4 Most Important Vitamins During Pregnancy

 

Having a baby is one of the most exciting things that can happen to you and this special time can bring many questions as you need to know how to take care of yourself and your unborn baby.

Pregnancy is associated with physiologic changes and these changes further results in various changes in the body. A healthy diet is important and essential for times in life but particularly during pregnancy. Pregnancy is a period during which the nutritional needs of developing fetus depends on the mother. A pregnant woman’s dietary pattern has a profound effect on pregnancy outcomes. Good nutrition is required to meet an added demand of your body as well as of your growing baby.

 4 Most Important Vitamins During Pregnancy

The maternal diet must provide sufficient energy and nutrients to meet the usual requirements of the mother and the baby or the growing fetus. Also, it enables the mother to store nutrients required for fetal development and for lactation. Healthy eating also includes knowing what you should eat and how much you should eat. Some important vitamins and nutrients that are important for the development of pregnant woman and her unborn baby.

1. Vitamin A

Vitamin A is important for normal maintenance and functioning of body tissues and its importance increases during pregnancy, for growth and development of a fetus. It is important for baby’s embryonic growth and development of organs such as heart, lungs, kidneys, eyes, and bones.

Vitamin A is important for cell division, fetal organ, skeletal growth, maintenance of the immune system to strengthen the defense against infection, development of the vision in a fetus, and for the maintenance of maternal vision. Thus, vitamin A is extremely important during pregnancy period.

Numerous researchers suggest that vitamin A deficiency is associated with an increased child mortality after six months of age. In fact, both severe vitamin A deficiency and vitamin A overload are associated with adverse reproductive outcomes. Dietary sources of vitamin A include:

  • Carrot
  • Pumpkin
  • Papaya
  • Whole Wheat
  • Yogurt
  • Milk
  • Cheese
  • Fish oil

2. Vitamin C

We all are familiar with the importance of vitamin C in the body. Vitamin C is crucial for the overall health and well being and sometimes it is considered to be a functional food ingredient. One of the most important aspects of vitamin C is its role in cognitive function and due to its high concentration in the brain, it affects us throughout the life.

It is believed that individuals who are stressed or have a stressful life are at an increased risk of low vitamin C levels as an increased oxidative stress often causes reduced vitamin C level. According to the studies, pregnant women are often found to be low in vitamin C level due to an increased oxidative stress. Also, pregnant women who are obese are more likely to have low vitamin C level as compared to healthy pregnant women. This is because the level of oxidative stress in obese women are comparatively high.

  • Broccoli
  • Spinach
  • Cabbage
  • Cauliflower
  • Tomatoes

3. Vitamin D

Vitamin D is important for many important bodily functions. Vitamin D helps in the absorption of calcium from the gut and keep the bones strong. It strengthens the muscles and improves immunity. This vitamin also plays a role in keeping a heart safe. Low vitamin D levels increase the risk of heart diseases and mental health. During pregnancy, vitamin D plays an important role and has an effect on the maternal and fetal health. If a mother has low vitamin D level during pregnancy the baby will be low in vitamin D levels.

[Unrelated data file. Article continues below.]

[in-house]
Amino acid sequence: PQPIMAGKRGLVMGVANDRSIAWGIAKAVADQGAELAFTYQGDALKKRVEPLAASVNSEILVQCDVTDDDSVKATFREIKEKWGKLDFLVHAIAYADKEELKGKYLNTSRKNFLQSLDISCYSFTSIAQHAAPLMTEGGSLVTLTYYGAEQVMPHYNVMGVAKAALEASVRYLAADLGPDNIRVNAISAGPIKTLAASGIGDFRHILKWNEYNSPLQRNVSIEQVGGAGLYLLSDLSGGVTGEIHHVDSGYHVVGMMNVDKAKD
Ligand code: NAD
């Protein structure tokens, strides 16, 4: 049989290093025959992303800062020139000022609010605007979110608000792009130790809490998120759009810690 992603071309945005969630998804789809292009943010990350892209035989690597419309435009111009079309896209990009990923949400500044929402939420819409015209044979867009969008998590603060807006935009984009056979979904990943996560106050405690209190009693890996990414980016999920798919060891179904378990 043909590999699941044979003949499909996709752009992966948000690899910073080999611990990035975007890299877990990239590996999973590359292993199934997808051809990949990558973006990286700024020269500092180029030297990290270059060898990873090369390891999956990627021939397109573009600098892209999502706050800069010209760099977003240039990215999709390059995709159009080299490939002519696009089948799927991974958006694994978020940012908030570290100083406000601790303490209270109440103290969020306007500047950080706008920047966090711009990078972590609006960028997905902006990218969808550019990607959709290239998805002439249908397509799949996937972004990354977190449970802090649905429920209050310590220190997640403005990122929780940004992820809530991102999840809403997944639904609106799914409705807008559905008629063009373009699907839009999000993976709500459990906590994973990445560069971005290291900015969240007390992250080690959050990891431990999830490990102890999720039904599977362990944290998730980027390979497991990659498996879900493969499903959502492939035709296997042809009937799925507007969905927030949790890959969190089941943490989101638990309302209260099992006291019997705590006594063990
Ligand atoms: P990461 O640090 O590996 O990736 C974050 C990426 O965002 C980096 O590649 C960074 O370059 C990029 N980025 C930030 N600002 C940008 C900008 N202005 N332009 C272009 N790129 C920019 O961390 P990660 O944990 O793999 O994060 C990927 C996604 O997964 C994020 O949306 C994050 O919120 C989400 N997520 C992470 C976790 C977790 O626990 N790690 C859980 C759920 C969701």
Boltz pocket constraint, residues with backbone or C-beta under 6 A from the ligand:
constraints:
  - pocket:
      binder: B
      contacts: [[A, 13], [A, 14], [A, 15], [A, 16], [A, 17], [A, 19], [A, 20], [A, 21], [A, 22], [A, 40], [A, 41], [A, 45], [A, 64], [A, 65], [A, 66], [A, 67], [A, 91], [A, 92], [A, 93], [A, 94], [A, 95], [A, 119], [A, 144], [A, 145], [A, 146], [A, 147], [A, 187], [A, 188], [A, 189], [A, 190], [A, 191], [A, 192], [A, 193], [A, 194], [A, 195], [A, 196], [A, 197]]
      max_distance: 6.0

Vitamin D deficiency is associated with maternal and fetal effects. The effects of low vitamin D levels are high are number, some of which are short term and some may become apparent later in life. The status of vitamin D during pregnancy plays a role in fetal skeletal development, tooth enamel formation, and general growth and development of fetal.

Also, vitamin D deficiency in pregnancy is associated with an increased risk of preeclampsia, gestational diabetes mellitus, preterm birth and impaired fetal skeletal formation that can lead to the occurrence of rickets. Exposure to sunlight is the best source of getting vitamin D and some dietary sources include:

  • Oily fish
  • Egg yolk
  • Meat
  • Cheese
  • Beef Liver

4. Folate

Folate, also known as folic acid is one of the B vitamins and it helps in the growth and protection of cells in the body. When the cells grow, the body needs folic acid. Folate is a vitamin that works great for the heart. It prevents and decreases the risk of developing a stroke. It also encourages normal cholesterol level and enhances overall health and well being.

Folic acid is vital for the formation of red blood cells and deficiency of folic acid can lead to anemia. It can also result in other symptoms like tiredness, diarrhea, loss of appetite, weight loss, headache, behavioral disorders, and heart palpitations.

During pregnancy, it is one of the most important vitamins as an intake of folate is essential for fetal and placental development. During this period, the requirement of folate increases and folate deficiency during this period has been associated with various many complications such as miscarriage, low birth weight, stillbirth, prematurity, and neural tube malformations. Some dietary sources of obtaining folate include:

  • Citrus fruit
  • Eggs
  • Broccoli
  • Legumes
  • Leafy greens

 

 

 

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Annie is the oldest writer at Cheap Medicine Shop and is the subject and publishing expert. She has a graduate degree in medicines along with a diploma in creative writing.

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